Introduction: Arduino Pinball Machine
This instructable was created in fulfillment of the project requirement of the Makecourse-Art at the University of South Florida (www.makecourse-art.com)
Step 1: Cut the Wood
Using half inch plywood, cut two 19" by 6" pieces with a one inch slope. The front-most piece is 10" by 5" and the back piece is 10" by 8". Drill 2 holes in the back piece. One in the lower right about .5" diameter, and the other about 2.5" above the bottom on the center about 9/16" diameter. On the same piece, drill 6 1/8" holes on the top but not in the middle. These will where the LED's are placed. Drill a 1" hole on the front piece on the right side. Feed the pinball launcher through the front hole. Put the spring on it and use a small 1" by 1" piece of wood with a .25" hole drilled through it afterward as a stopper. Then place a small rubber tip on the tip of the launcher. The base of the machine is 20" by 10".
Step 2: Paint the Wood
Identify which face of each side is the correct one. Then paint it with whichever color is appropriate or wanted. Paint both sides of the wood so it looks good.
Step 3: Glue and Drill the Front
Place wood glue along the bottom of the front side. Then place it on the front of the base. Use clamps to secure it and pre-drill using an 1/8" bit. While the glue is still wet screw 2x 3/4" long screws into the base to the front side. Leave until dry.
Step 4: Glue and Drill the Sides
Once the front is dry, clamp down one side without gluing it down. Line it up and pre-drill through the front side. Then place glue on the bottom and front of whichever side is done first. Clamp it down again and screw the appropriate screw. After they dry, turn the machine on its top and carefully pre-drill and screw the base to the sides and the front.
Step 5: The Ramp
This step can be done either before or after the right side is glued down. Measure the highest side of the ramp, at most 4.5" above the bottom, and the lowest at 3.5" from the bottom. The higher the slope, the harder it will be to launch the ball. The ramp is 19" by 1 1/4", glue it down and use 2 1/4" x 1/4" x 12" micro-lumber to secure the ramp on the wood, one on top of the ramp and the other on the bottom of it. The divider is 10" by 5" by 1/4", paint it and wait for it to dry. Then glue the divider so the ball doesn't get lost underneath the board.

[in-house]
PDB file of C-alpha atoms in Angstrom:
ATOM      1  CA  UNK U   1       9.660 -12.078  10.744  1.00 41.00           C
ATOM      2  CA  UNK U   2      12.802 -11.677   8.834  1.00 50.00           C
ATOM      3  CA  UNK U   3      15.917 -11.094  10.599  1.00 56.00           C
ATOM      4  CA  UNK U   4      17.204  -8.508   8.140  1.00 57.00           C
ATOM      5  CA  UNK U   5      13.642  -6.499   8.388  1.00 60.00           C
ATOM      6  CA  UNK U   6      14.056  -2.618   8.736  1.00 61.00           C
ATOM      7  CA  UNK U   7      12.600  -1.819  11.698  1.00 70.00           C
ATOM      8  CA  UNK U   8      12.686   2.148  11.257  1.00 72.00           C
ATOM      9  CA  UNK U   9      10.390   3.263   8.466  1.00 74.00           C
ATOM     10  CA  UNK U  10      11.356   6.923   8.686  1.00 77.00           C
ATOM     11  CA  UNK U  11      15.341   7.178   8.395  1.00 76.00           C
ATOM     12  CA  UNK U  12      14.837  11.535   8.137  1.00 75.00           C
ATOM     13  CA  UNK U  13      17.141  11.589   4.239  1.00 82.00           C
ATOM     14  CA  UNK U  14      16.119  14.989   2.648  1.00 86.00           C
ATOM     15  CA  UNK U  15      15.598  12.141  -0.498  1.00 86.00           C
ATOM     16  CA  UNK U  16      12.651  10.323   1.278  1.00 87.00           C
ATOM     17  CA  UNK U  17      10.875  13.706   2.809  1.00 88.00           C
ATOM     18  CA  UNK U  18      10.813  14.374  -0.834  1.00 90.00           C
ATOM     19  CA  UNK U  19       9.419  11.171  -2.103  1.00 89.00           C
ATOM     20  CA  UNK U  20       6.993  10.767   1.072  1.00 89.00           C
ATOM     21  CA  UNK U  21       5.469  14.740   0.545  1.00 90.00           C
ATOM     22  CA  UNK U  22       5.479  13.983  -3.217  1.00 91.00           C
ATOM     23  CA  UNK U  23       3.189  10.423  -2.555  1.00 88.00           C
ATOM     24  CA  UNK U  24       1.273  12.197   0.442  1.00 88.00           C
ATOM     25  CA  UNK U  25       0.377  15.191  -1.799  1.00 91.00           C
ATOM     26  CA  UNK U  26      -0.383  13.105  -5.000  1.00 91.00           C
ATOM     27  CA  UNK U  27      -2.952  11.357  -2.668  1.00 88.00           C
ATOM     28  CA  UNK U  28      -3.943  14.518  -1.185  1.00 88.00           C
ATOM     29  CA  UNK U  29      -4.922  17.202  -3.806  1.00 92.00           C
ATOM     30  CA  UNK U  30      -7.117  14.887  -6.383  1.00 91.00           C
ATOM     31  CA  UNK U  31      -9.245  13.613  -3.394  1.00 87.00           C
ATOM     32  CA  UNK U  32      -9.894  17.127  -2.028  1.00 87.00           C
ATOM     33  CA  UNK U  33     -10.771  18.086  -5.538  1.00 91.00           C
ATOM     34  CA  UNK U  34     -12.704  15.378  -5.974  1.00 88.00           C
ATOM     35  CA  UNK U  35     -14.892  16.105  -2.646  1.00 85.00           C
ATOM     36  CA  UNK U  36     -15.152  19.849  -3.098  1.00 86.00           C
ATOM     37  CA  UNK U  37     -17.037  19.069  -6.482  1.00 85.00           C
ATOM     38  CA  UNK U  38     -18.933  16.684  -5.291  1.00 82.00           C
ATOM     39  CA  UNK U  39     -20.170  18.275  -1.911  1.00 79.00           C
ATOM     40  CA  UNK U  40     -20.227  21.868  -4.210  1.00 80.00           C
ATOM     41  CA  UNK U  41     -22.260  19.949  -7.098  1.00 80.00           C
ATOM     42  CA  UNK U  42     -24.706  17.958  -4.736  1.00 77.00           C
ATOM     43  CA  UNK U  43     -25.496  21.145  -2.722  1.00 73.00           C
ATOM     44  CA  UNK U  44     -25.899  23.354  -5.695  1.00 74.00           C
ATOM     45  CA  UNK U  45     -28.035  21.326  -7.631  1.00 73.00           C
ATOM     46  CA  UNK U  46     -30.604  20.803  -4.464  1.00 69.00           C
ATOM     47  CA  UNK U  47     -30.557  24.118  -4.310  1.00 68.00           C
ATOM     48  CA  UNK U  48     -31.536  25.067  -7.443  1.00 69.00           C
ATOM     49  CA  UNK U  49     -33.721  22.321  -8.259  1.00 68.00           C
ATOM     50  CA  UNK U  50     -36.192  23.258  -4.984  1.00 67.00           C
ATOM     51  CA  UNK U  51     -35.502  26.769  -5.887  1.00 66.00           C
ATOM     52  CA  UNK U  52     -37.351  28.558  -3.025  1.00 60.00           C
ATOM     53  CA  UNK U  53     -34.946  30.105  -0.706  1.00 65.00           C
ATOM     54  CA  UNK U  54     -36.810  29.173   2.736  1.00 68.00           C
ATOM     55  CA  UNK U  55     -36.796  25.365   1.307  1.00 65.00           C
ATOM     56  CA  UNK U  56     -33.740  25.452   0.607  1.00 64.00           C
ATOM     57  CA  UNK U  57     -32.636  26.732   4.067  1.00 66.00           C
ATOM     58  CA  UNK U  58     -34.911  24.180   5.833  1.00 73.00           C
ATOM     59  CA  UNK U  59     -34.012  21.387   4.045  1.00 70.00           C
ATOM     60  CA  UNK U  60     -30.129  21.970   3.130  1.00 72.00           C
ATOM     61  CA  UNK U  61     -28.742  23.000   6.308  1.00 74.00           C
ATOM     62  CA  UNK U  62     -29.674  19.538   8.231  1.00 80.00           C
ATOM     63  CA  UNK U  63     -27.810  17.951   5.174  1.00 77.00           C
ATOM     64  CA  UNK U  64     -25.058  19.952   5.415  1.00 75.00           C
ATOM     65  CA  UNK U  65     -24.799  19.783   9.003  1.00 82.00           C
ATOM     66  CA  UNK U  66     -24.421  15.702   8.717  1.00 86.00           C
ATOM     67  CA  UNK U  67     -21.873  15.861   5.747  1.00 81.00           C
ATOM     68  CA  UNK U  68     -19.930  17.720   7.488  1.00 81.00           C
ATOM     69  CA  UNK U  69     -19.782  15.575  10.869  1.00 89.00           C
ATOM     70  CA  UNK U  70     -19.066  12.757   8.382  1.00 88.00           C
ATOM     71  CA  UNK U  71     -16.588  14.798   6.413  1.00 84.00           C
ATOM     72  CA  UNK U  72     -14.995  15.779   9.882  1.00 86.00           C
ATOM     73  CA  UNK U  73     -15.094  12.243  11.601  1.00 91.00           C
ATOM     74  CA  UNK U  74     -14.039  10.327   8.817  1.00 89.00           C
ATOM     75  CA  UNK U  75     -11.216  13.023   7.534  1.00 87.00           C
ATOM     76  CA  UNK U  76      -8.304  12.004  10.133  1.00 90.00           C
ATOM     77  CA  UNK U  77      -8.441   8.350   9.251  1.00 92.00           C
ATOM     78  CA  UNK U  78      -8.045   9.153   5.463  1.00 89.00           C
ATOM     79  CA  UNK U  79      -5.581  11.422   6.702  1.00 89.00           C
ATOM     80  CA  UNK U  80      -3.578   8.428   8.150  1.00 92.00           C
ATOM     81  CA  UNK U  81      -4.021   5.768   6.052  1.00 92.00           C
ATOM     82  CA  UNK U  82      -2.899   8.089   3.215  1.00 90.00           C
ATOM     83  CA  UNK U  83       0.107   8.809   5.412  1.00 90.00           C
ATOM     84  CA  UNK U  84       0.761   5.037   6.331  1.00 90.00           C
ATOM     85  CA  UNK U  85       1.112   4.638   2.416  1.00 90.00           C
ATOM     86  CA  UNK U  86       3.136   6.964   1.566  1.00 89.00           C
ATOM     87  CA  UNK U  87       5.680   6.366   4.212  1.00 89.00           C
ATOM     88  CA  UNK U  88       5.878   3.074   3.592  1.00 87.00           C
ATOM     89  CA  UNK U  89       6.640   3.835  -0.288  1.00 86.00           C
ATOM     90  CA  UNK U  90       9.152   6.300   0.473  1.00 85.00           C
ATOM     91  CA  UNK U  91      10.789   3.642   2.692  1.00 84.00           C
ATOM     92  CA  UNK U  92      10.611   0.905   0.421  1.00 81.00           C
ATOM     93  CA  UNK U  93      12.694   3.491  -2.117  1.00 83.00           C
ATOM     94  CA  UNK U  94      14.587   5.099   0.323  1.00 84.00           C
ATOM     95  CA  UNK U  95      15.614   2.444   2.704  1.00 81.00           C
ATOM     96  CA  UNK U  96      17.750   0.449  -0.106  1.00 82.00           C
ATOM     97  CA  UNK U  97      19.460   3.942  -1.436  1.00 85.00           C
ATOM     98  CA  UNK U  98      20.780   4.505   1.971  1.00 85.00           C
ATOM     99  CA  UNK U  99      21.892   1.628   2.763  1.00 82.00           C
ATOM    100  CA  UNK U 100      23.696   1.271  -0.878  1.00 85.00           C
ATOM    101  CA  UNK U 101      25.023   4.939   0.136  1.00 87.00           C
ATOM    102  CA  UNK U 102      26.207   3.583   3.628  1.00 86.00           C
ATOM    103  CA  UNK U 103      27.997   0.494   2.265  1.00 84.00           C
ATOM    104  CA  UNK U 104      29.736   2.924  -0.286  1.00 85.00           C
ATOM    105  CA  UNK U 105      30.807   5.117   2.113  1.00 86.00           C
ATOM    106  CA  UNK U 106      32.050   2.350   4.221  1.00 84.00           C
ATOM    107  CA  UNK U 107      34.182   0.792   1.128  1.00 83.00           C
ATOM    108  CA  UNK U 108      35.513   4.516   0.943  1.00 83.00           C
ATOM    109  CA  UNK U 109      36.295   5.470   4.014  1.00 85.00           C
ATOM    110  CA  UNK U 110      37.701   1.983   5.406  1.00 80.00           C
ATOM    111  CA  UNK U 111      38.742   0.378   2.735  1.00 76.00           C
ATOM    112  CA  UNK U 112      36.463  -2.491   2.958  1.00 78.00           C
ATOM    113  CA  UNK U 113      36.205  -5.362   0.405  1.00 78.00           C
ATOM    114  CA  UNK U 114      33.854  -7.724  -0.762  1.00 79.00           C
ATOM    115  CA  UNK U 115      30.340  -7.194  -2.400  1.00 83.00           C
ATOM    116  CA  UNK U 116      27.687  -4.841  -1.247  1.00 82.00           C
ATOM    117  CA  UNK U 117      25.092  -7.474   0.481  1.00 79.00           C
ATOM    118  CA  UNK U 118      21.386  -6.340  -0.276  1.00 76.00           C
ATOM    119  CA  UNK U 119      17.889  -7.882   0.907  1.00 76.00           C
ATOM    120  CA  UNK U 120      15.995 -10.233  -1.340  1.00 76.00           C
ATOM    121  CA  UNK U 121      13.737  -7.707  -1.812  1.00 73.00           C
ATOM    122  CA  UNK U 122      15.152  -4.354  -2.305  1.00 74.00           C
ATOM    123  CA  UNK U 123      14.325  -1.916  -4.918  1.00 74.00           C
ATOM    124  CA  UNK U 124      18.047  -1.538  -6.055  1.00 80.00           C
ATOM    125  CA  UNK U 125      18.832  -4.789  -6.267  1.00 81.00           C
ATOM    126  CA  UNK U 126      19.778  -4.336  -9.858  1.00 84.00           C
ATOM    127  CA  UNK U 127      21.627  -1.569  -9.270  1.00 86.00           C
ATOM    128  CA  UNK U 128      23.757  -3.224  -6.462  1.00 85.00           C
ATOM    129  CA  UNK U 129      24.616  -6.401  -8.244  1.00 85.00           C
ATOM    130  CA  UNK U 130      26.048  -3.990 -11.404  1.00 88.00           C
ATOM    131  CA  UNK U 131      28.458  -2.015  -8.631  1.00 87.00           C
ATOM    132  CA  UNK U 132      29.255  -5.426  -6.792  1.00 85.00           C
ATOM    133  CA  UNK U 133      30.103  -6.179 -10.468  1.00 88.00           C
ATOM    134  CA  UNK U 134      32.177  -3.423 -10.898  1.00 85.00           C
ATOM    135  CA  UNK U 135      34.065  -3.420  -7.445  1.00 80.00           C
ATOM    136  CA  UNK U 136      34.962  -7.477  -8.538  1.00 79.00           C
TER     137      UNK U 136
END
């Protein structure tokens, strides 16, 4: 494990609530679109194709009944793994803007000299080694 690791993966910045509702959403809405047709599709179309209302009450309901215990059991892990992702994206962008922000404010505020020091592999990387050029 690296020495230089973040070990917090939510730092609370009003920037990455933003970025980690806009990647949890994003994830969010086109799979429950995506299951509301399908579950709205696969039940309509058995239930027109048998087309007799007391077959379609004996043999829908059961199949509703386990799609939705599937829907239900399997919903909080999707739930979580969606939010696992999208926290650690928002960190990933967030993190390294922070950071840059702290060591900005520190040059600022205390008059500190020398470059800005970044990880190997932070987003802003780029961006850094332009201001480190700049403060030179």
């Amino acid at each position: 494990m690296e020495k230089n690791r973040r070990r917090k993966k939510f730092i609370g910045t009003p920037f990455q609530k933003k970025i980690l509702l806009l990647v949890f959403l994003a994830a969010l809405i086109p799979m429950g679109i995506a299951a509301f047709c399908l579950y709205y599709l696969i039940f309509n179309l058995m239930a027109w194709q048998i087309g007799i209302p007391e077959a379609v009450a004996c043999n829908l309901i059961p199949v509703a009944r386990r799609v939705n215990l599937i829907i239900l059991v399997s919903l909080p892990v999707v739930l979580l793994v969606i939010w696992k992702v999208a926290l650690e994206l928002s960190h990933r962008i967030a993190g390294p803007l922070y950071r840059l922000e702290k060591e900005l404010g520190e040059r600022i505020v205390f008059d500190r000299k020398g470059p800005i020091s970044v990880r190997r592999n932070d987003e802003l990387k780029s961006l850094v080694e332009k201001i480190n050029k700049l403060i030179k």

Step 6: The Under-board
There will be two plastic boards, the board and the under-board. The under-board is placed at a slope, with the top left corner higher than the other corners, at 4 3/4" from the bottom. The bottom right corner is the lowest corner, but it's still higher than the ramp at 3 3/4" from the bottom. Make 4 19" long by 1/2" wide sticks to support the boards. Don't glue the boards to the sticks so that they're easy to install and remove.
Step 7: The Board
The board is the main part of the machine, so extra care and thought has to be put into it. It is 19" by 9 1/2" Use two of the 19" long sticks to support this board. Make sure there is enough space in between the boards for the ball to travel through, however this is only necessary below the farthest hole from the player. There should also be enough space for the ball at the highest point of the board so that it doesn't hit the plexi-glass. Drill six holes into it, these are the scoring holes. Place 3 right above each other, two on the other side and one closest to the player. There will be a wood piece with a curve cut out that will lead the ball to the launcher. The closest hole should be far enough away from the curve so the ball doesn't fall easily into it, but not too far so that it is too close to the other holes. Cut an extra hole wherever you would like to place the rudder.